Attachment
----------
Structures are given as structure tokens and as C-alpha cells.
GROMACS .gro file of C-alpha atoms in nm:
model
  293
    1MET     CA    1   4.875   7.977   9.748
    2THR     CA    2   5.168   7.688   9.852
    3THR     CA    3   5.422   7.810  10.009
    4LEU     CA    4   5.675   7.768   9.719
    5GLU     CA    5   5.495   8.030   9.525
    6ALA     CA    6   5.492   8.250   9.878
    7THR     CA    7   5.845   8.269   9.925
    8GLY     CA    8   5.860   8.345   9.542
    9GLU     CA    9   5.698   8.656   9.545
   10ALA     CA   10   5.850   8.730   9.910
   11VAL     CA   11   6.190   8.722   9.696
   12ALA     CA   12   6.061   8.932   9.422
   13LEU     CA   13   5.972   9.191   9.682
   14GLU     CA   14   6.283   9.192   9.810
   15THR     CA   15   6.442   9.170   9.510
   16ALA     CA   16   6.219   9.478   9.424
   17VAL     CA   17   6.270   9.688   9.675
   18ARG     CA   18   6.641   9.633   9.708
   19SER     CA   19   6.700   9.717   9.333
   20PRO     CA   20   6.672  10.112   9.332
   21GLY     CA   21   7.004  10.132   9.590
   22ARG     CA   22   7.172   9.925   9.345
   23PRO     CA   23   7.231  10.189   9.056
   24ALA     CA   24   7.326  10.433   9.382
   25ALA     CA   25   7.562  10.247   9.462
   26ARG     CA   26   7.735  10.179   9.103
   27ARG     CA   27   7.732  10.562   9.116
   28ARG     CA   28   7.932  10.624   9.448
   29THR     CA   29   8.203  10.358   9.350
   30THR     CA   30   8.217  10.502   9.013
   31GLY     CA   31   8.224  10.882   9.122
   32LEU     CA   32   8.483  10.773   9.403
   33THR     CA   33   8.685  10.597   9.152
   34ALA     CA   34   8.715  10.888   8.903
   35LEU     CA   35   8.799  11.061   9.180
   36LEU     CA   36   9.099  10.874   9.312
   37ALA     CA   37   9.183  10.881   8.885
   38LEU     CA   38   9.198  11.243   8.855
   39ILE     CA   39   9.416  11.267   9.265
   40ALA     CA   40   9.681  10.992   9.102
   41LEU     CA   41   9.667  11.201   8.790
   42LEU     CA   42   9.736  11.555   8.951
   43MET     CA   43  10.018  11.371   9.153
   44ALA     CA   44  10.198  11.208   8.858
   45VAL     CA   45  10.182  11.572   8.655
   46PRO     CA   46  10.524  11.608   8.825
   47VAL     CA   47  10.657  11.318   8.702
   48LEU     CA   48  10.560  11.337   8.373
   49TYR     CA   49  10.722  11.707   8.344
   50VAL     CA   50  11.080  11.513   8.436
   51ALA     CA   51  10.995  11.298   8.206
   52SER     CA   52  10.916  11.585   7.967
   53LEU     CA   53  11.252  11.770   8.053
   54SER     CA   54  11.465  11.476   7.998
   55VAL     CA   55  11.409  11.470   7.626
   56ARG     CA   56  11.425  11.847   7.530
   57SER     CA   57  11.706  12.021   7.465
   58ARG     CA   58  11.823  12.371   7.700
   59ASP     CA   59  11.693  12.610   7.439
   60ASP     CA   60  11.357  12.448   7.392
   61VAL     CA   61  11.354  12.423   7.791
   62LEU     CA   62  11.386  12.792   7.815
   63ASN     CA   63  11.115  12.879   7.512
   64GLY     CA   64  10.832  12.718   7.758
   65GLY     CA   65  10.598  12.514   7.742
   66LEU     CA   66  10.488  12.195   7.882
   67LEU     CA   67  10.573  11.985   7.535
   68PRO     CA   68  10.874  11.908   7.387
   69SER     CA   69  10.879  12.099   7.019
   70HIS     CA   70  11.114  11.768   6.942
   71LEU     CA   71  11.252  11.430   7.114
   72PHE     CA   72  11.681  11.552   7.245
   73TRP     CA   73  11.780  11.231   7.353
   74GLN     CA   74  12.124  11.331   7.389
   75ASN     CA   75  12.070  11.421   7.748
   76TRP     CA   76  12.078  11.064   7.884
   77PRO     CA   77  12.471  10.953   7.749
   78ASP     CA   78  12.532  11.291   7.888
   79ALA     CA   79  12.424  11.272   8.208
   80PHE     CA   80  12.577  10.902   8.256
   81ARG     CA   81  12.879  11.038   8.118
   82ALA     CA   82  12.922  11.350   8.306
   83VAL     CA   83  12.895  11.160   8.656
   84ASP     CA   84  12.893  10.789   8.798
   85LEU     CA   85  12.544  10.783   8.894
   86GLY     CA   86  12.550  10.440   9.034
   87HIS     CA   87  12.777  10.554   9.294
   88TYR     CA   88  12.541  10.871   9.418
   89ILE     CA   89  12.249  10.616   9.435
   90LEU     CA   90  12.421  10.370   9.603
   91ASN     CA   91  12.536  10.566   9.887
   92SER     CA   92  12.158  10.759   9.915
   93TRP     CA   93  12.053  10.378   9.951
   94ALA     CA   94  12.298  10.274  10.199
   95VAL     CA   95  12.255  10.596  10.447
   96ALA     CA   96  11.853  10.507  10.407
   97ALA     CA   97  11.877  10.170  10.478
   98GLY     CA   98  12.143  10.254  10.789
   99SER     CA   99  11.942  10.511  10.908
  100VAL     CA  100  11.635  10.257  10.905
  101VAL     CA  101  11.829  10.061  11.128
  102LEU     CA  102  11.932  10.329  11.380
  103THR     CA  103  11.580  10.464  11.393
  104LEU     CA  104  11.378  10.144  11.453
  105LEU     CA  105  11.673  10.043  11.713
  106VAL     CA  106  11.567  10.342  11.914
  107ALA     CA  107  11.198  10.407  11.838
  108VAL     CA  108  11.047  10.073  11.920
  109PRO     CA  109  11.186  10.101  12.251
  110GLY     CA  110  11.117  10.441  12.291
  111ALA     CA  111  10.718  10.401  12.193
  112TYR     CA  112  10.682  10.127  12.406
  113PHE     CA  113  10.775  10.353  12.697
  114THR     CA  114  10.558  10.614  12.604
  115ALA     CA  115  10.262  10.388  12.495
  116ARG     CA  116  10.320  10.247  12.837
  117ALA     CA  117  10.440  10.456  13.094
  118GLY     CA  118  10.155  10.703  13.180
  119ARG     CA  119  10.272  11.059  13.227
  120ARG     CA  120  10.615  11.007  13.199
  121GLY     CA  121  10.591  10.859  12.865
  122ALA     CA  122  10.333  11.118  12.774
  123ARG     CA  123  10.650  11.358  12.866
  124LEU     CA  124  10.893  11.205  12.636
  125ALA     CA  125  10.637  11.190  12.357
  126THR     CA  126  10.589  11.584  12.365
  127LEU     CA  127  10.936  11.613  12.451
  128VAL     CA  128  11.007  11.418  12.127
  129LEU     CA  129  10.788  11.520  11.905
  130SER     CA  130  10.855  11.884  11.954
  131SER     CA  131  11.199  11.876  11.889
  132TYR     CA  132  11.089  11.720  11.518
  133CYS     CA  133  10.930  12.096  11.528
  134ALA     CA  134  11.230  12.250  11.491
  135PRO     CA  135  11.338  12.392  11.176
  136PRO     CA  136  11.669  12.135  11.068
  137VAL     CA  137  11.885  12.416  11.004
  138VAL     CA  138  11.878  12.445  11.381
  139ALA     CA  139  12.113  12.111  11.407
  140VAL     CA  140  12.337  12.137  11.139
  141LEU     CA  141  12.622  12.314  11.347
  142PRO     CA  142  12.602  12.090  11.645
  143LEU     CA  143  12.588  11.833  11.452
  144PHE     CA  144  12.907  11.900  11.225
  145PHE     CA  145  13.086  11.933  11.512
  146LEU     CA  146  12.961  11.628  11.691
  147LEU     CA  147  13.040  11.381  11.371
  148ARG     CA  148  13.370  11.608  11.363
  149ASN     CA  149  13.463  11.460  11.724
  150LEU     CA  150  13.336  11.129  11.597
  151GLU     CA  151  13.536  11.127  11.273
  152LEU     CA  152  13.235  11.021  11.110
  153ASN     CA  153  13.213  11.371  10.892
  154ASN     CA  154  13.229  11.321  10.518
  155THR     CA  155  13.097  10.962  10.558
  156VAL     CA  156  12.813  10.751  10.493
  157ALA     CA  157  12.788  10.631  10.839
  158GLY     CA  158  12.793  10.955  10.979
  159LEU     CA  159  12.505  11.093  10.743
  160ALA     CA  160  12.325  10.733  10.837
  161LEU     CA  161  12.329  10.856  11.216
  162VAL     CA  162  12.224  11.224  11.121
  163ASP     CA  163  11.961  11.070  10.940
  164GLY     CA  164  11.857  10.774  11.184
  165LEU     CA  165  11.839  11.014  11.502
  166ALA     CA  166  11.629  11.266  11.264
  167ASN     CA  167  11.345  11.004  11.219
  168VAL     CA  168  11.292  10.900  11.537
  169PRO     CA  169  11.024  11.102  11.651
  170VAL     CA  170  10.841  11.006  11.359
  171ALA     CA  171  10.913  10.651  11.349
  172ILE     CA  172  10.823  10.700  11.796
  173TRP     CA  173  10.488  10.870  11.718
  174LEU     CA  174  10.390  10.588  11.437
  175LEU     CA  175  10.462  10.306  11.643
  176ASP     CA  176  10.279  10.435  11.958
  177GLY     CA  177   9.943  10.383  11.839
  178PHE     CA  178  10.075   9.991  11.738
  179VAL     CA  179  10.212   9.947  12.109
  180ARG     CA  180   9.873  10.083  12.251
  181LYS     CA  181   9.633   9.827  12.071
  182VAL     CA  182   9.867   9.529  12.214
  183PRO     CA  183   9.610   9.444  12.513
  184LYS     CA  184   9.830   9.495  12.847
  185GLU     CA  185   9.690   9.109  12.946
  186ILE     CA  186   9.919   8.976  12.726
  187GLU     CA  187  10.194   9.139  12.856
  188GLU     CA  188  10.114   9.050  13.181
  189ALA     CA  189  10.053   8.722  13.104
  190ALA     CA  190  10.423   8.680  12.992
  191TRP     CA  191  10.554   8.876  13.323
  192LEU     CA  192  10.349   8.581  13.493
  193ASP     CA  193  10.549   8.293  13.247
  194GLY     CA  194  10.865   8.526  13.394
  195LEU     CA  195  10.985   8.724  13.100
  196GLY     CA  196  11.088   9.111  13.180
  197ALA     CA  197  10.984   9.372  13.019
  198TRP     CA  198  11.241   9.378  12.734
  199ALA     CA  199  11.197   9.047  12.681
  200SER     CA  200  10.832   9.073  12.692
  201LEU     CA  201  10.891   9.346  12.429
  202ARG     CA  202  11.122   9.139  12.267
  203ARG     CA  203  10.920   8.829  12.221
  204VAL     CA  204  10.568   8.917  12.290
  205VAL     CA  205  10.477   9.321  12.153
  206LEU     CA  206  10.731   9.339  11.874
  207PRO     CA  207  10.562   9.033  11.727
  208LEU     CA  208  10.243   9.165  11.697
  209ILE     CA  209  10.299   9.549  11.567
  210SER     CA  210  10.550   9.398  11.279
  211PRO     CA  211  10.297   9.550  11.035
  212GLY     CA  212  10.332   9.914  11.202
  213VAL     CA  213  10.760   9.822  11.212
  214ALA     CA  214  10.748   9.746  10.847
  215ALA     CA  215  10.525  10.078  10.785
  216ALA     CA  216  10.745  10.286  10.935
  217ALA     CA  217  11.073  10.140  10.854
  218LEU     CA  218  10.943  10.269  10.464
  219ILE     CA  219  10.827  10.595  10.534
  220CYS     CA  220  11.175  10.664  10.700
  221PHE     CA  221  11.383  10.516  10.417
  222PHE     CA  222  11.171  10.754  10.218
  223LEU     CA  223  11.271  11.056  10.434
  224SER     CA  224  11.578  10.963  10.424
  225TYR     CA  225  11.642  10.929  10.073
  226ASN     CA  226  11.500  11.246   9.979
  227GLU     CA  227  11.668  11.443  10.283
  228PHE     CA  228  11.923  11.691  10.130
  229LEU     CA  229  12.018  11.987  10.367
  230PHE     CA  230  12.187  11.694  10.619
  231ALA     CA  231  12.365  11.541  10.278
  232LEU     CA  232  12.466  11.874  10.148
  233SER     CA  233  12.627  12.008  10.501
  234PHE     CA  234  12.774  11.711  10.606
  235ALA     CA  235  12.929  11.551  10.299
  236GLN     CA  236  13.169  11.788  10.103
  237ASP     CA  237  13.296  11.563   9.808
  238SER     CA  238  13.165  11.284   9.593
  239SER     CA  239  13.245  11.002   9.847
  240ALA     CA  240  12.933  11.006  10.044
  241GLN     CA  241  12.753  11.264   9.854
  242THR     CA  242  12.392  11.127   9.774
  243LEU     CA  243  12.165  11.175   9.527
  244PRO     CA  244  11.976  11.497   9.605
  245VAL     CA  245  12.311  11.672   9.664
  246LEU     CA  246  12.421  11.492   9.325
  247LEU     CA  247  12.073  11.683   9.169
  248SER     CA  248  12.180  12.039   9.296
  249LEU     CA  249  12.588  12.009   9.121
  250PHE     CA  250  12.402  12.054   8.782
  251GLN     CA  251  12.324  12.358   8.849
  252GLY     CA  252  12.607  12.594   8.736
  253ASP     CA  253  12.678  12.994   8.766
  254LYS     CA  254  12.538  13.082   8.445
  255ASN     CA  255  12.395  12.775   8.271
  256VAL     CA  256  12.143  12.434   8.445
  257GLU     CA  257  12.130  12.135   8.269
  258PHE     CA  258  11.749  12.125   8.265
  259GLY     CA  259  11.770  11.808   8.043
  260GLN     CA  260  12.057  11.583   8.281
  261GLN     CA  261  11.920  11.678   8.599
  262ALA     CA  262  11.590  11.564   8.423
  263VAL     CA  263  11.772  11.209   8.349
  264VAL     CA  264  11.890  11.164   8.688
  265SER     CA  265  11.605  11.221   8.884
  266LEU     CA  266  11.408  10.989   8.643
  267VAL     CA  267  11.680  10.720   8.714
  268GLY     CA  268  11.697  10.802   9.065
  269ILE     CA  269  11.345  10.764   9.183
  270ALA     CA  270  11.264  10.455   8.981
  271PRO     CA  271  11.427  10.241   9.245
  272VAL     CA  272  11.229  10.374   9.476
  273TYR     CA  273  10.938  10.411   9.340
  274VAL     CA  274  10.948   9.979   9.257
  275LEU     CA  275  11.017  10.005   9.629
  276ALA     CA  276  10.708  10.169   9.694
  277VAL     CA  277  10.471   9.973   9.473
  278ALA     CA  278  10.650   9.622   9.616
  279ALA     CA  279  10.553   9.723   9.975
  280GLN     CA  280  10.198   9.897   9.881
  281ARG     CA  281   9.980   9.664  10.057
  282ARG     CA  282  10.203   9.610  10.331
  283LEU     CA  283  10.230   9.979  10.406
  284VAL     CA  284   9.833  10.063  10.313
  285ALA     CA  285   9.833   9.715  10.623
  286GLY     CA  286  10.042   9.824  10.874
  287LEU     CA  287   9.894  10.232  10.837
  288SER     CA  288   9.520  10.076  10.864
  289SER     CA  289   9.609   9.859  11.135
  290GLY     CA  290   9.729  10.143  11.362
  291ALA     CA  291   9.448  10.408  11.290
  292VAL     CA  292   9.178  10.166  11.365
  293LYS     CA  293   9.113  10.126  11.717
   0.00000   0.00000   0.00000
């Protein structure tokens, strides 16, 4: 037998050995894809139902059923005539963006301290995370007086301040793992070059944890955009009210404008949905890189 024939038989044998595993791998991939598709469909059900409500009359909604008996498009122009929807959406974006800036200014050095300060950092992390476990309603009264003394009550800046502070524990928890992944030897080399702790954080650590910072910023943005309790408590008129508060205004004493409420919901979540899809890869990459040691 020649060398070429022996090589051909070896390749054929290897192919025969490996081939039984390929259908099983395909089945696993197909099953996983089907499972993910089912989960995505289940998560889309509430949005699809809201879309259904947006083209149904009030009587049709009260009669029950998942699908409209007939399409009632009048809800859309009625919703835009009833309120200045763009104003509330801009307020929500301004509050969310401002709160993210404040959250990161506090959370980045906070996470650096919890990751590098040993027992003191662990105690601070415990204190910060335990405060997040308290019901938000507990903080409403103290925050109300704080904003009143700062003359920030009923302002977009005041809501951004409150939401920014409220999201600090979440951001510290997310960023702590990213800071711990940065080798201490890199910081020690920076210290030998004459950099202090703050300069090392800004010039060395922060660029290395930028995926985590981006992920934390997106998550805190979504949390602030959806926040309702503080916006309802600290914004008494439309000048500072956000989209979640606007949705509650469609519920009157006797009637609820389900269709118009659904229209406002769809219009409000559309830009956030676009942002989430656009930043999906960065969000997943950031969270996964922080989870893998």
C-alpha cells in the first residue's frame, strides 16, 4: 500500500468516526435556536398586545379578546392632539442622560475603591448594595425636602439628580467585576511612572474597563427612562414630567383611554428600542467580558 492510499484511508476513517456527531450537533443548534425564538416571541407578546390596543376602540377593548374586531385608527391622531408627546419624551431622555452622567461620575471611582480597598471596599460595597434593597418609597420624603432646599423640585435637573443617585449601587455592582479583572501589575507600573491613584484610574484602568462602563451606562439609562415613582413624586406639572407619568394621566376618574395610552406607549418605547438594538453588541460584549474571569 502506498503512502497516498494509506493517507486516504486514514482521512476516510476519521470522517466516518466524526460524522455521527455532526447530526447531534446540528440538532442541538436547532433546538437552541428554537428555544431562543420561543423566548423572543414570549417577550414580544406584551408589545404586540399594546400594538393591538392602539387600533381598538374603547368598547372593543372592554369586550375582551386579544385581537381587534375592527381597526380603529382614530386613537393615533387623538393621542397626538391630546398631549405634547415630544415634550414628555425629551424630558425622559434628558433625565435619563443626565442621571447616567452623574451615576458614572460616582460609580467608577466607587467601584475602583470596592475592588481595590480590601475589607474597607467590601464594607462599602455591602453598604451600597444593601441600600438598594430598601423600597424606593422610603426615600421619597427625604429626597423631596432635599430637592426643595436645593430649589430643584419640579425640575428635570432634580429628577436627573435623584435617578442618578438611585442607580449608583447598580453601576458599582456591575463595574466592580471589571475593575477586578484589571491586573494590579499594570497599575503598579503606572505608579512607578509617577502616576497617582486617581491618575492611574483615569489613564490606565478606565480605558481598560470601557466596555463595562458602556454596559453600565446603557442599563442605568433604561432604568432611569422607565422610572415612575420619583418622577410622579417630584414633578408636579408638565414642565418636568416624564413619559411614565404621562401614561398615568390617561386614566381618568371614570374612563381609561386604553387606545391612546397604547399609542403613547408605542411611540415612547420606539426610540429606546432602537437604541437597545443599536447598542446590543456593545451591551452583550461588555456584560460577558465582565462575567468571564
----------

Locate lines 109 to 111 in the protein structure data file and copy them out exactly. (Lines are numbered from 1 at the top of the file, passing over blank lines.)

  105LEU     CA  105  11.673  10.043  11.713
  106VAL     CA  106  11.567  10.342  11.914
  107ALA     CA  107  11.198  10.407  11.838